The Legislature had a rational basis for not allowing voluntary intoxication to serve as a defense in an implied malice case. As appellant points out, the Legislature deemed it confusing, in a vehicular homicide case, to allow evidence of voluntary intoxication to aggravate as well as to mitigate the offense. More fundamentally, by withholding voluntary intoxication as a defense to implied malice murder, the Legislature bolstered the deterrent effect of section 22 by underscoring the long-standing principle in California law that voluntary intoxication is no excuse for crime.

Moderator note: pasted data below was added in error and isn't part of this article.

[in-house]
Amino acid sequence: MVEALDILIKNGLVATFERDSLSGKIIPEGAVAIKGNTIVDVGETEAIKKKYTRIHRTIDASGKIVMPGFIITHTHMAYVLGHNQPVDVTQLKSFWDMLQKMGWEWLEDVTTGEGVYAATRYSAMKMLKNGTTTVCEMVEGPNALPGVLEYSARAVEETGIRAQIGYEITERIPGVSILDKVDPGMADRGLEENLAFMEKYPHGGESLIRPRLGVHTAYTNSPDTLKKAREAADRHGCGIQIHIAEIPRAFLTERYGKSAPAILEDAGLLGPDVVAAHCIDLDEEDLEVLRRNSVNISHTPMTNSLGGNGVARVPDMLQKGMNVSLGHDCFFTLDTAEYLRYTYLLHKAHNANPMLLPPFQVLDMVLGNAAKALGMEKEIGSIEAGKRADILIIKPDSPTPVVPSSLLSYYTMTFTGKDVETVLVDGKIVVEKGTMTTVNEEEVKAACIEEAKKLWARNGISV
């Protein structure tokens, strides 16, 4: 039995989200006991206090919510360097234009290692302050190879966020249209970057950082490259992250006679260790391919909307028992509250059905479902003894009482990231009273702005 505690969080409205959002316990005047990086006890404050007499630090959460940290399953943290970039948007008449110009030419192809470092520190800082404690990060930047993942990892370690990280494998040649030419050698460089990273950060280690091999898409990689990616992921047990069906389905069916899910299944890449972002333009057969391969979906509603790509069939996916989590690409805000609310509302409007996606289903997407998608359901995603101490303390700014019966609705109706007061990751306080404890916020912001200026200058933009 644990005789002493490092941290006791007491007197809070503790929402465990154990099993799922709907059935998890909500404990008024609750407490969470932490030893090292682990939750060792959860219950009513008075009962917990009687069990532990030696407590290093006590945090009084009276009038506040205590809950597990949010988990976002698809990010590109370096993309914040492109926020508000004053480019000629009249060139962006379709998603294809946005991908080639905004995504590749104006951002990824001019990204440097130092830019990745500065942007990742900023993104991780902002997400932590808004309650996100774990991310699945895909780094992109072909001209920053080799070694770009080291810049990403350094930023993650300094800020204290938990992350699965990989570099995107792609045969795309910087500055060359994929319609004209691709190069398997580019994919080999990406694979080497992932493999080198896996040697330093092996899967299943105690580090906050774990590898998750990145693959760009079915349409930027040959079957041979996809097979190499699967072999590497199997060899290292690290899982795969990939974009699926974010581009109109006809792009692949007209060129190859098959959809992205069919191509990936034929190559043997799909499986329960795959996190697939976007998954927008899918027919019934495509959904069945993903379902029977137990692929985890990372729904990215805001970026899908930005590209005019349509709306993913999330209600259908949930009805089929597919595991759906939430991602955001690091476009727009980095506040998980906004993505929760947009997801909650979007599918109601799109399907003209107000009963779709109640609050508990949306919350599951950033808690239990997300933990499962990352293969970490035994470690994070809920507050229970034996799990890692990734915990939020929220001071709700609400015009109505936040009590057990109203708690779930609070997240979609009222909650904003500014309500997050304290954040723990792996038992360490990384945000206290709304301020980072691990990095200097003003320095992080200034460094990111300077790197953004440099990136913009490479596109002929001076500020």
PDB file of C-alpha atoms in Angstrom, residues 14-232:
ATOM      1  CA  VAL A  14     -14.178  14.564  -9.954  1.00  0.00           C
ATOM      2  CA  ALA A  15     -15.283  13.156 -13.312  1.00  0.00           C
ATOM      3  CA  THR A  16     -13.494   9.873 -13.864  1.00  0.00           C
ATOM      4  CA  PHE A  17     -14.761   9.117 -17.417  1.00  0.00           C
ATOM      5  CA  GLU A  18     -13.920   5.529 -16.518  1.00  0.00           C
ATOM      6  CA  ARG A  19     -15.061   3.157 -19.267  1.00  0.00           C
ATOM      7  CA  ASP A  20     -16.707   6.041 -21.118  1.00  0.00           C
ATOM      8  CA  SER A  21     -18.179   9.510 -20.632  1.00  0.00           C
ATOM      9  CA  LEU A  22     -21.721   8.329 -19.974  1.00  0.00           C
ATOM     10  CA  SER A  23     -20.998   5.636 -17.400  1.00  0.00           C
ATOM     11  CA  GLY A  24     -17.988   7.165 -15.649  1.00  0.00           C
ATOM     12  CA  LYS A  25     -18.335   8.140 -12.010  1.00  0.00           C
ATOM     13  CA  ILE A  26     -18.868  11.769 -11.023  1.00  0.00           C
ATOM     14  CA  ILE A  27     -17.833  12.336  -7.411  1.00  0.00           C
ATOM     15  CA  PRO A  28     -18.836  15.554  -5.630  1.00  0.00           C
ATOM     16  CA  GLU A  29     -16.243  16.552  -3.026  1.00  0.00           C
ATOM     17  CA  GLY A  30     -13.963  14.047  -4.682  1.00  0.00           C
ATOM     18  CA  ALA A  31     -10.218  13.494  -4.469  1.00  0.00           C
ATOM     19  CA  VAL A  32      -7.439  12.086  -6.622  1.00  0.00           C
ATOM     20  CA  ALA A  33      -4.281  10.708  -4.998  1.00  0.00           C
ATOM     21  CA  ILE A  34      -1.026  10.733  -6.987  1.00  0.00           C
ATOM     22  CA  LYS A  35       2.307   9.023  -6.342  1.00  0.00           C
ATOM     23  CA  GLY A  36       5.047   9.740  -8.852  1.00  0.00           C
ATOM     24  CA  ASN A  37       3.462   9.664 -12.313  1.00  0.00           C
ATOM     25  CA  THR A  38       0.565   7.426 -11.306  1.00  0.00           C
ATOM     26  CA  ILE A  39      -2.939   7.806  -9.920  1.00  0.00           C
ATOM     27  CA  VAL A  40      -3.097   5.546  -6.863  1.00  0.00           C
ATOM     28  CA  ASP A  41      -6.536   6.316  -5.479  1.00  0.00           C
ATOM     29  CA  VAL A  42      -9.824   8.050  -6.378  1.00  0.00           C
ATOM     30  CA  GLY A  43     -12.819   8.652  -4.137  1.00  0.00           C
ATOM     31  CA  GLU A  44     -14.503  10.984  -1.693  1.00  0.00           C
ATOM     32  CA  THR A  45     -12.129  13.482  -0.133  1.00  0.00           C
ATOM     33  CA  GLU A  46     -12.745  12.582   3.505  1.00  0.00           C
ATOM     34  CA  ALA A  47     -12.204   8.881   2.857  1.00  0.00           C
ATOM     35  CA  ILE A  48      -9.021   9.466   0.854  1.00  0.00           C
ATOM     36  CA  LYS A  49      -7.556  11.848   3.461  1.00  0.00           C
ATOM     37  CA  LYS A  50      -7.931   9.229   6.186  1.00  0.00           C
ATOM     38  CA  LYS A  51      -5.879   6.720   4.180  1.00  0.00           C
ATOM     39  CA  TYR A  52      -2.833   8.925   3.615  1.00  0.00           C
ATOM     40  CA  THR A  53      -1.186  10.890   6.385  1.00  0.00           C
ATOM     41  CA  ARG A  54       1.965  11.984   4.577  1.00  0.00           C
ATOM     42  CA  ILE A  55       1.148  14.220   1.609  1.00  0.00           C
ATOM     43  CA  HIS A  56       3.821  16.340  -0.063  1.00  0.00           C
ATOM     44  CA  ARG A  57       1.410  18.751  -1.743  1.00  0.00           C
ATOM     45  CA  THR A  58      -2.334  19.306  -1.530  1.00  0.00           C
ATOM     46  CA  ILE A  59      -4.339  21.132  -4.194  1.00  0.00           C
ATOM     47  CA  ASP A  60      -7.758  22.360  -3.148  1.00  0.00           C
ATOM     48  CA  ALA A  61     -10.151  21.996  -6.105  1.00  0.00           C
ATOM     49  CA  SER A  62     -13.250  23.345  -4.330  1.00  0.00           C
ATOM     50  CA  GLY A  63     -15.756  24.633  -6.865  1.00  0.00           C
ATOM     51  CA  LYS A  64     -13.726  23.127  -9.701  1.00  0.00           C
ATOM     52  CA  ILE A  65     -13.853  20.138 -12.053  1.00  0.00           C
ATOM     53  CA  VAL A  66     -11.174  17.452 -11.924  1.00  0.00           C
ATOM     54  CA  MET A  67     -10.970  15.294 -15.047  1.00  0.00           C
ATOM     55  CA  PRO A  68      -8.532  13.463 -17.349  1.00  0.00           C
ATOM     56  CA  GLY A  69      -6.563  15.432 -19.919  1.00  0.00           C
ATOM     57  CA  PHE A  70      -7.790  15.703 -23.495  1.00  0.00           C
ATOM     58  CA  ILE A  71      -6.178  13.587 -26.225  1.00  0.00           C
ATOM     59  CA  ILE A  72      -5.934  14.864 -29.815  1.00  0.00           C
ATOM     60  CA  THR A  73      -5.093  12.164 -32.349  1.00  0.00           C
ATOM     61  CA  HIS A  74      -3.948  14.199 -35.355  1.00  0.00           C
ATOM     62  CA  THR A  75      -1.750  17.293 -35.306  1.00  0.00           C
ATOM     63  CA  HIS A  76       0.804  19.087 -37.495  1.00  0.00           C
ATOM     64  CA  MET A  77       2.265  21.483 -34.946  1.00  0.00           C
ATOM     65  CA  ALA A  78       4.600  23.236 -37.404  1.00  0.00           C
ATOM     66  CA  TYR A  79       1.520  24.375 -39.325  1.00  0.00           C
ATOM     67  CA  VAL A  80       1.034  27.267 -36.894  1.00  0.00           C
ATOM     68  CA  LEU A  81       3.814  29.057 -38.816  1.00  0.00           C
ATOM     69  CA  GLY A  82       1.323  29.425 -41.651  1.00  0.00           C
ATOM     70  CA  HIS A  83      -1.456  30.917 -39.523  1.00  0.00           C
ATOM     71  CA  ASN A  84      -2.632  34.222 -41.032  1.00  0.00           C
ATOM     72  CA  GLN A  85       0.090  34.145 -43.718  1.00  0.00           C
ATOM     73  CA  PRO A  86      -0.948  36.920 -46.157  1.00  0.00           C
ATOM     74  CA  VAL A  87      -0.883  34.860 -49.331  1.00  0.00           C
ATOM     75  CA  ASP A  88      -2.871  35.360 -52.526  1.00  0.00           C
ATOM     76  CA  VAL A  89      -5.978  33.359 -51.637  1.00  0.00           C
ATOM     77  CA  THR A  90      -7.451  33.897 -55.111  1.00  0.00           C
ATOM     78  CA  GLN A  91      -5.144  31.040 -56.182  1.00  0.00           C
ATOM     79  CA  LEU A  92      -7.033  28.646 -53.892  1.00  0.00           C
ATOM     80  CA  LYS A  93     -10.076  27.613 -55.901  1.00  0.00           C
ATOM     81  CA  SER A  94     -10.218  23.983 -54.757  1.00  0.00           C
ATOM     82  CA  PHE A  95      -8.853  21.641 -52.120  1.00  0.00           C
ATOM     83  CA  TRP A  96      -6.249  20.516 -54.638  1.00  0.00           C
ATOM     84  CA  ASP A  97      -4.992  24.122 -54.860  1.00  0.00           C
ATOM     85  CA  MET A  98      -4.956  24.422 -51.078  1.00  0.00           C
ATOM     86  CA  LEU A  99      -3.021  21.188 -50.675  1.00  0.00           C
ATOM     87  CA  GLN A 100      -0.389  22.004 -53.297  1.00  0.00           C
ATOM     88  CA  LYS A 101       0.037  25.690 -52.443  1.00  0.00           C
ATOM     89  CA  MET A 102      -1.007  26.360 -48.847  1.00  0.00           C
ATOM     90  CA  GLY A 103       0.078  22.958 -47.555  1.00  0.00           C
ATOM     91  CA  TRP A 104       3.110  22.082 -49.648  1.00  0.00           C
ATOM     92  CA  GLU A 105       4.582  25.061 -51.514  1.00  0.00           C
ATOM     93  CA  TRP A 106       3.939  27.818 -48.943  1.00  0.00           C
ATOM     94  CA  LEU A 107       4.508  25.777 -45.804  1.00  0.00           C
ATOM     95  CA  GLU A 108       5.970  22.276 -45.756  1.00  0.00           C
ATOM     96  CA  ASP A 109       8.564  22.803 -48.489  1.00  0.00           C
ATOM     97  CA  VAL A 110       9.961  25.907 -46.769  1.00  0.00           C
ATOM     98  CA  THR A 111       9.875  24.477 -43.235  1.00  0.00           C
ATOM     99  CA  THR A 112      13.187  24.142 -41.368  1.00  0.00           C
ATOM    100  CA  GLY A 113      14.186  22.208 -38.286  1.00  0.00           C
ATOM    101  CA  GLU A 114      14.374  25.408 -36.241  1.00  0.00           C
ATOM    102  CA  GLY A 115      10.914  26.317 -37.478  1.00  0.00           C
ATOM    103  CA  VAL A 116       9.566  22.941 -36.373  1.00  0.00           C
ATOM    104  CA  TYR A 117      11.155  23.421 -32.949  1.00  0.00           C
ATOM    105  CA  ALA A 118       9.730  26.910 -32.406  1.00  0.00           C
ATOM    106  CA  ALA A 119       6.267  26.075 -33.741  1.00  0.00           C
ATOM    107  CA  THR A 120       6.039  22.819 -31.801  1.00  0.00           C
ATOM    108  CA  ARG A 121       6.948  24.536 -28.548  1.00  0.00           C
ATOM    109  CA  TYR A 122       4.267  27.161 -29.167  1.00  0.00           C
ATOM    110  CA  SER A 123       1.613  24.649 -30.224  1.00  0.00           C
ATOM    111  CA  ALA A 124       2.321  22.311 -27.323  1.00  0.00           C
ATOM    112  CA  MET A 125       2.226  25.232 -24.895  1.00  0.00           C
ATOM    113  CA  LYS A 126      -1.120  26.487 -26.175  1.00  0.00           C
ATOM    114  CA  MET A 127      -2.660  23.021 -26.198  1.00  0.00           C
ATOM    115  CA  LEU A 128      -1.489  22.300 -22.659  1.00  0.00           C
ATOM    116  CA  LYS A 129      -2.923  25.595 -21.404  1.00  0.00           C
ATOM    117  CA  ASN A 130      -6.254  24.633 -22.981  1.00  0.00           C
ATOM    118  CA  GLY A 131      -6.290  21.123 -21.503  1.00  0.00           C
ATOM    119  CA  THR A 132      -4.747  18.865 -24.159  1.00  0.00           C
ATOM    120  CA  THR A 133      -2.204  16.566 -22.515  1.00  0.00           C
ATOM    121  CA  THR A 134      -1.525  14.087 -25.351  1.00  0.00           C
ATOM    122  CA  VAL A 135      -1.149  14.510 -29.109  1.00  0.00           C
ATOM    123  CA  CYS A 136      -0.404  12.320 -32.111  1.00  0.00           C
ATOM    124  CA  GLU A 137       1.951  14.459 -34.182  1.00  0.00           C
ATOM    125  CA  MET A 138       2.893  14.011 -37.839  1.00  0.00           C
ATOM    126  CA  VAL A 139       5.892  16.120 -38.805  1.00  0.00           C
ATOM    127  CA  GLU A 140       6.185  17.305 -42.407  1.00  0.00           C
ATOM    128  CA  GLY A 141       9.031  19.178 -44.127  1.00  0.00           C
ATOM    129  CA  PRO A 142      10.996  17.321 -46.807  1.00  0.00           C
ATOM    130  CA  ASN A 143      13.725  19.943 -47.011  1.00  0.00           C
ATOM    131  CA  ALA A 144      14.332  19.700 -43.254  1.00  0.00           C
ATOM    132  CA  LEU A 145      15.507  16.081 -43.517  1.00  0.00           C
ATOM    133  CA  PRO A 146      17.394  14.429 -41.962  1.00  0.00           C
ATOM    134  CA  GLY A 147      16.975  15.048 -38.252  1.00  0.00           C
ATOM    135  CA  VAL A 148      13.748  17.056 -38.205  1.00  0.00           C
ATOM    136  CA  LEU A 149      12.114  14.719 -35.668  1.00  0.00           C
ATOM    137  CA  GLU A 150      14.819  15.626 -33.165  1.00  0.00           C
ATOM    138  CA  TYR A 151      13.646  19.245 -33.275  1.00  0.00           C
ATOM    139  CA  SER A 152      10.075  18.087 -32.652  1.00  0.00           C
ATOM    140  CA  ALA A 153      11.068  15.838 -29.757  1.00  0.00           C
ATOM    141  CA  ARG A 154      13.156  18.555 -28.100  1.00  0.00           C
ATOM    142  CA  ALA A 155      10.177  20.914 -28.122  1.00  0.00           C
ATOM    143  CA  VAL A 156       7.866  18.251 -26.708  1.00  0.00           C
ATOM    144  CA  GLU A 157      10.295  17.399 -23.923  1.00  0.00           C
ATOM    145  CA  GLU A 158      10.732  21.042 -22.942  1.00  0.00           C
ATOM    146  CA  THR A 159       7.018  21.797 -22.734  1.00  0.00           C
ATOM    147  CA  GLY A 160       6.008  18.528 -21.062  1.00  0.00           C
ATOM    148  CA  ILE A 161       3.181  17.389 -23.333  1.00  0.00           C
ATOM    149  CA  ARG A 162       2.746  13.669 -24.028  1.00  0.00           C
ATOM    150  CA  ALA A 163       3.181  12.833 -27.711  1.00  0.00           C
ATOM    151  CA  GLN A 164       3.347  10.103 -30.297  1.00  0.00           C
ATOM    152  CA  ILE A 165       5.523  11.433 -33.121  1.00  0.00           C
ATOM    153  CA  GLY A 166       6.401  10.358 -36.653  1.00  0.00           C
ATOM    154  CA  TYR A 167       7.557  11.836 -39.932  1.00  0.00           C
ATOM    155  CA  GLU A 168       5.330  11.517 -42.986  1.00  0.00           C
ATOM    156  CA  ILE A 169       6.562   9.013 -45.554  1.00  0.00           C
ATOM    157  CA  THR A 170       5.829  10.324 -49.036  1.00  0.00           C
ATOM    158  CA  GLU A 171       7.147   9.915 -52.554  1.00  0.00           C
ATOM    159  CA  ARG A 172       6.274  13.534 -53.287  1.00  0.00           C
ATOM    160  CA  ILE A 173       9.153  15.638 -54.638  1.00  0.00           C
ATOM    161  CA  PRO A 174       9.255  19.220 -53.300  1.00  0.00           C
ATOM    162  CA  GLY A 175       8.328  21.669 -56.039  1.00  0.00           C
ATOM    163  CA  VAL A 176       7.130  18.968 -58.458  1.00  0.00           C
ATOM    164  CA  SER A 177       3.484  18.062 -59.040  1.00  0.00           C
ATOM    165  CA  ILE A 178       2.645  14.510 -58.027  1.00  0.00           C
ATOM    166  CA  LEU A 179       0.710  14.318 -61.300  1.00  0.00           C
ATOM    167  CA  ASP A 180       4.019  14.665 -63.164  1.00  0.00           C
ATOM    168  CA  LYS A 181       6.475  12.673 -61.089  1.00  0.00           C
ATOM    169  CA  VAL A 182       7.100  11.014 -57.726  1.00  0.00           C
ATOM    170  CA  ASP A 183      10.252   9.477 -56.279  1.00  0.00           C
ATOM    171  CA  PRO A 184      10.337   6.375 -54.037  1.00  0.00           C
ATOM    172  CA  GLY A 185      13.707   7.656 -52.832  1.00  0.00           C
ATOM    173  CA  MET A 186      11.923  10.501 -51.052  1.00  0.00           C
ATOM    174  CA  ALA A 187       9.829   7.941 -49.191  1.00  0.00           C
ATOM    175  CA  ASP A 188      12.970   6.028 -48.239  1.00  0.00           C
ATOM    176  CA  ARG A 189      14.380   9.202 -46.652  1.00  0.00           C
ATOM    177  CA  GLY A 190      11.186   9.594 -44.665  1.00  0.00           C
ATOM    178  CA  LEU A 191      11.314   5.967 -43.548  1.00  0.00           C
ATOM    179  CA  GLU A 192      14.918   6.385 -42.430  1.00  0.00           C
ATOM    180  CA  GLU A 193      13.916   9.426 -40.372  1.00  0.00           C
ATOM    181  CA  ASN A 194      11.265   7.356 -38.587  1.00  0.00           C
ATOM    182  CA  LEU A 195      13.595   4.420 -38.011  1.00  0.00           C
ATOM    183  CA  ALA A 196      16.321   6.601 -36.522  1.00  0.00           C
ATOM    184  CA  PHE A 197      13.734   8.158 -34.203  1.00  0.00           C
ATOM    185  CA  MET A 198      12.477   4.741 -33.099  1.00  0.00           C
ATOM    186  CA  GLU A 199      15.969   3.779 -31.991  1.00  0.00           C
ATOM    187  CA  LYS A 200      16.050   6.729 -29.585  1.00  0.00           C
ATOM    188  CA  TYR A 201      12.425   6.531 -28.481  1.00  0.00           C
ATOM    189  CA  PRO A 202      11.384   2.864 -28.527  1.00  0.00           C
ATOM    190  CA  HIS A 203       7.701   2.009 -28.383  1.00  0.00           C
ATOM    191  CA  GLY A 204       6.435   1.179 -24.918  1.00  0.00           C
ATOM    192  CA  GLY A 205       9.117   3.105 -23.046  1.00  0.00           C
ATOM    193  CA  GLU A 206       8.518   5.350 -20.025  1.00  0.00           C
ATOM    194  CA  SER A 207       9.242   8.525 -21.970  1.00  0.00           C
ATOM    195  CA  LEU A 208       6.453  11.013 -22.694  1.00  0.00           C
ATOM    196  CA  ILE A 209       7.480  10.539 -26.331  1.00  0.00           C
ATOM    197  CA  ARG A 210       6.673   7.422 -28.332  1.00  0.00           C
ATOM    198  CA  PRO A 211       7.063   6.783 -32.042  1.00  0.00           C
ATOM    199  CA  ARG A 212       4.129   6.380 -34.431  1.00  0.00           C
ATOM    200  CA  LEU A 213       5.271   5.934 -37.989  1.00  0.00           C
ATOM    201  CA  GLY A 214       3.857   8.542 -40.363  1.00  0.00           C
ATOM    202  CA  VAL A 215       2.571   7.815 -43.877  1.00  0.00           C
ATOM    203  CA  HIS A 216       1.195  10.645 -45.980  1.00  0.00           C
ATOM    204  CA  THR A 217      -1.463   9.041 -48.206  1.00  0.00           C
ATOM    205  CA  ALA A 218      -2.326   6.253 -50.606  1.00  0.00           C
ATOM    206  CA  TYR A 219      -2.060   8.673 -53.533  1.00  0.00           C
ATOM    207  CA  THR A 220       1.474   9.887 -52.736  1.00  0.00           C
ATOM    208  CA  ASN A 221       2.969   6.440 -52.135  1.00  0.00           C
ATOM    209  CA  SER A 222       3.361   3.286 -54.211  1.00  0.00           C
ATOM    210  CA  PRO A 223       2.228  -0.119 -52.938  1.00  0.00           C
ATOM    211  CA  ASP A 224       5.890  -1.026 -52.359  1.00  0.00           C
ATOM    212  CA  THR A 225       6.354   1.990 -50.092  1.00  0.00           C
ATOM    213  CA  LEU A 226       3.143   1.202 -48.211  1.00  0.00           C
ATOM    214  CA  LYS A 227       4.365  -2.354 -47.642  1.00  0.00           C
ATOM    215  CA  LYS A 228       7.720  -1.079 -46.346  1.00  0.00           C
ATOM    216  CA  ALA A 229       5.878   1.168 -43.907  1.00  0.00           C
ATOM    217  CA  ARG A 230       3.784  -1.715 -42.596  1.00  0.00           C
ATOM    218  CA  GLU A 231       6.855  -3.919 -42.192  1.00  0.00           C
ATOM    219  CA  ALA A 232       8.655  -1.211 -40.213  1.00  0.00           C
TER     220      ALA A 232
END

Appellant argues that section 22 is irrational because first degree murderers, the most culpable, “may reduce their convictions to involuntary manslaughter by showing they were too intoxicated to possess the required mental state, while less culpable second-degree murderers and persons who have otherwise committed voluntary manslaughter are precluded from having the jury consider the same evidence on the same element.” This is a weak argument. There is no such creature as a first degree murderer prior to conviction. An offender's degree of culpability is determined by the conviction, based on relevant evidence and the governing law, not on the charging papers. As this case shows, based on the evidence, the charge of first degree murder was dismissed. And based on the evidence, appellant was convicted of voluntary manslaughter, not second degree murder. Thus, a voluntarily intoxicated offender charged with first degree murder can be convicted of second degree murder on a theory of implied malice, for which evidence of voluntary intoxication could not be considered. Such person, as was appellant, can also be convicted of voluntary manslaughter. These results, based on our present scheme, are not irrational; nor is the scheme.